Is Time on Your Side?
Watch Procedural Deadlines Governing Claims and Charges Carefully
By Henry E. Seaton
March 2000
Reprinted from

Regulations and statutes governing cargo claims and freight charges are often complex, and even the most innocent-sounding provision may carry huge implications for your business. That's why it's so important to understand the procedures and statute of limitations in these requirements.

Cargo claims

Nine-month deadline. You may require any cargo claims to be filed nine months of the loss or damage. Although this nine-month deadline appears on the back of the uniform bill of lading, it's crucial that you specify this deadline in your contracts and rules tariffs. Recently, courts have sided with shippers whose carriers failed to declare the nine-month limitation by contract, tariff or bill of lading. With a valid nine-month defense, you may be able to defeat belated cargo claims when shippers unilaterally offset claims against freight charges.

The regulations and case law are clear on what constitutes a valid claim. The shipper must file a written claim that contains sufficient facts to identify the shipment, asserts liability for the loss and delay and makes a claim for a specific amount of money. Ordinarily, claimants attach the bill of lading and an invoice showing the value of the shipment; a bad order report, a notice of short and damage or a delivery receipt alone is not sufficient. These are nice protections if you are acting as a carrier, but it's something to watch if you are acting as a third-party logistics company.

The two-year statute. In addition to setting a nine-month time limit for filing claims, a carrier can establish a statute of limitations of two years for the filing of a civil action against it. The uniform bill of lading provides for the two-year statute of limitations. But be sure to establish the limitation in your rules and contracts as well. You can no longer be sure shippers will use the uniform bill.

The clock on the statute of limitations starts when you deny a formal claim, so its important to follow the claims rules to the letter and formally deny claims in writing. If you leave the claim open and "under investigation," the time limit for filing suit will never run out.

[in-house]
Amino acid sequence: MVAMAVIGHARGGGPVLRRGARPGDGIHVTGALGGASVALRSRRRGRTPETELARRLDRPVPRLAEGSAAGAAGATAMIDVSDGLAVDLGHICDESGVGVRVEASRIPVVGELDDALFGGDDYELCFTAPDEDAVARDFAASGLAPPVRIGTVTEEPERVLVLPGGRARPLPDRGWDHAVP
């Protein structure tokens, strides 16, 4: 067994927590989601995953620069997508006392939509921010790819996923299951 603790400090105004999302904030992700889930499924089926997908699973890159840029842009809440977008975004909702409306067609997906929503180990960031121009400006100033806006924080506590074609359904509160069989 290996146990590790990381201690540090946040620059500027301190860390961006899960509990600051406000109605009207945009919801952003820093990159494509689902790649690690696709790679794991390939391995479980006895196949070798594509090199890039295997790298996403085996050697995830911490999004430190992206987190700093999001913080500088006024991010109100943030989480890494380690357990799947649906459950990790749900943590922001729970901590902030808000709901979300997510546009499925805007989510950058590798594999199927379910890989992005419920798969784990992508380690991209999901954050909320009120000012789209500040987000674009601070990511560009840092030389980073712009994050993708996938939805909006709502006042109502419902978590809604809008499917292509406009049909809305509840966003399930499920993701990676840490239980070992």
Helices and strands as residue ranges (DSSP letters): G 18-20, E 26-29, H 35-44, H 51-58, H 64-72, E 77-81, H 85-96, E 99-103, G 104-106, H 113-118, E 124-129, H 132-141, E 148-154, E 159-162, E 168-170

Freight charges

The 180-day rule. To correct the abuses of delayed post-audits, Congress passed the so-called 180-day rule. This law preserves a carrier's right to collect additional charges - but only if it issues the revised bill within 180 days of the original bill. Similarly, it preserves a shippers right to recover overcharges only if it contests the original or amended bill within 180 days of receipt.

The Surface Transportation Board has concluded that the 180-day-rule requires carriers and shippers to contest undercharges or overcharges within that time frame if they want to preserve their right to sue in court. You can't afford, therefore, to wait to bill for accessorial charges. If you accumulate detention and pallet charges, you may find that recovery is barred.

The 180-day-rule gives you some protection against the "chicken hawk" post-audit firms that to try to recover old overcharges for shippers.

The 18-month statute of limitation. You don't have much time to file suit to recover freight charges. The statute of limitations once was three years, but now it's 18 months. Recently, some courts have held that this limit applies not only to carrier suits for freight charges but also to suits brought by brokers in cases where interstate surface transportation is involved.

Many contracts specify which state's laws apply, and many states provide statutes of limitations longer than 18 months. But unless the shipper waives the federal statute, expect the 18-month statute to apply and don't expect to recover charges more than 18 months old when you sue.

It's important to be professional in your claims and collections procedures. If you understand the filing deadlines and the statutes of limitations, you can avoid losing your collection rights or paying time-barred claims.
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